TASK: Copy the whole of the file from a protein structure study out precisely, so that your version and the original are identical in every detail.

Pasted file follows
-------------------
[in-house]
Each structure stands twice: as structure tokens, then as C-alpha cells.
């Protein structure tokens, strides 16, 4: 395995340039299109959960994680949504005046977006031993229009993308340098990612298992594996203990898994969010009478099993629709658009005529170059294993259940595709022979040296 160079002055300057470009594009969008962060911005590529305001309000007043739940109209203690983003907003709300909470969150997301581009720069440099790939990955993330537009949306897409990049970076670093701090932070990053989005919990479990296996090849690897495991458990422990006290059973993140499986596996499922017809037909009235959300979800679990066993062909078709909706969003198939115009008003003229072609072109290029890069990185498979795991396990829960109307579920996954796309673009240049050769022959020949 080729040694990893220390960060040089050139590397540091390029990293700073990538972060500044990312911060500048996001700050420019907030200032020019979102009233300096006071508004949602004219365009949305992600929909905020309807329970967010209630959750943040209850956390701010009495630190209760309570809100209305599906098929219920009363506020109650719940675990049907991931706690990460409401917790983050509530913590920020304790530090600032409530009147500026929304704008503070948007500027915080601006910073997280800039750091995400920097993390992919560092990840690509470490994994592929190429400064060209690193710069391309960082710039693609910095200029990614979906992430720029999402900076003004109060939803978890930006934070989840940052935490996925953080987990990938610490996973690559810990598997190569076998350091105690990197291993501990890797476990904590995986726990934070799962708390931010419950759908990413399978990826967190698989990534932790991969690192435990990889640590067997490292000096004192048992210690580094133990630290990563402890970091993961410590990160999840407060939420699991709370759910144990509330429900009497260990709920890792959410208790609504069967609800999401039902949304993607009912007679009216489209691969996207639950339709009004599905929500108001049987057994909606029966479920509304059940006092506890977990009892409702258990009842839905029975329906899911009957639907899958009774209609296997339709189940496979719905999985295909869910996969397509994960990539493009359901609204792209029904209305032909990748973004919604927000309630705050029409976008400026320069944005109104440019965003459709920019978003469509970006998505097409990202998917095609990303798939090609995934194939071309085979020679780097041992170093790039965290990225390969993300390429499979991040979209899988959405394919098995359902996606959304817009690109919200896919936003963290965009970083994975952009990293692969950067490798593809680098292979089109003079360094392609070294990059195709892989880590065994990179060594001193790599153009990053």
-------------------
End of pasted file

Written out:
[in-house]
Each structure stands twice: as structure tokens, then as C-alpha cells.
């Protein structure tokens, strides 16, 4: 395995340039299109959960994680949504005046977006031993229009993308340098990612298992594996203990898994969010009478099993629709658009005529170059294993259940595709022979040296 160079002055300057470009594009969008962060911005590529305001309000007043739940109209203690983003907003709300909470969150997301581009720069440099790939990955993330537009949306897409990049970076670093701090932070990053989005919990479990296996090849690897495991458990422990006290059973993140499986596996499922017809037909009235959300979800679990066993062909078709909706969003198939115009008003003229072609072109290029890069990185498979795991396990829960109307579920996954796309673009240049050769022959020949 080729040694990893220390960060040089050139590397540091390029990293700073990538972060500044990312911060500048996001700050420019907030200032020019979102009233300096006071508004949602004219365009949305992600929909905020309807329970967010209630959750943040209850956390701010009495630190209760309570809100209305599906098929219920009363506020109650719940675990049907991931706690990460409401917790983050509530913590920020304790530090600032409530009147500026929304704008503070948007500027915080601006910073997280800039750091995400920097993390992919560092990840690509470490994994592929190429400064060209690193710069391309960082710039693609910095200029990614979906992430720029999402900076003004109060939803978890930006934070989840940052935490996925953080987990990938610490996973690559810990598997190569076998350091105690990197291993501990890797476990904590995986726990934070799962708390931010419950759908990413399978990826967190698989990534932790991969690192435990990889640590067997490292000096004192048992210690580094133990630290990563402890970091993961410590990160999840407060939420699991709370759910144990509330429900009497260990709920890792959410208790609504069967609800999401039902949304993607009912007679009216489209691969996207639950339709009004599905929500108001049987057994909606029966479920509304059940006092506890977990009892409702258990009842839905029975329906899911009957639907899958009774209609296997339709189940496979719905999985295909869910996969397509994960990539493009359901609204792209029904209305032909990748973004919604927000309630705050029409976008400026320069944005109104440019965003459709920019978003469509970006998505097409990202998917095609990303798939090609995934194939071309085979020679780097041992170093790039965290990225390969993300390429499979991040979209899988959405394919098995359902996606959304817009690109919200896919936003963290965009970083994975952009990293692969950067490798593809680098292979089109003079360094392609070294990059195709892989880590065994990179060594001193790599153009990053």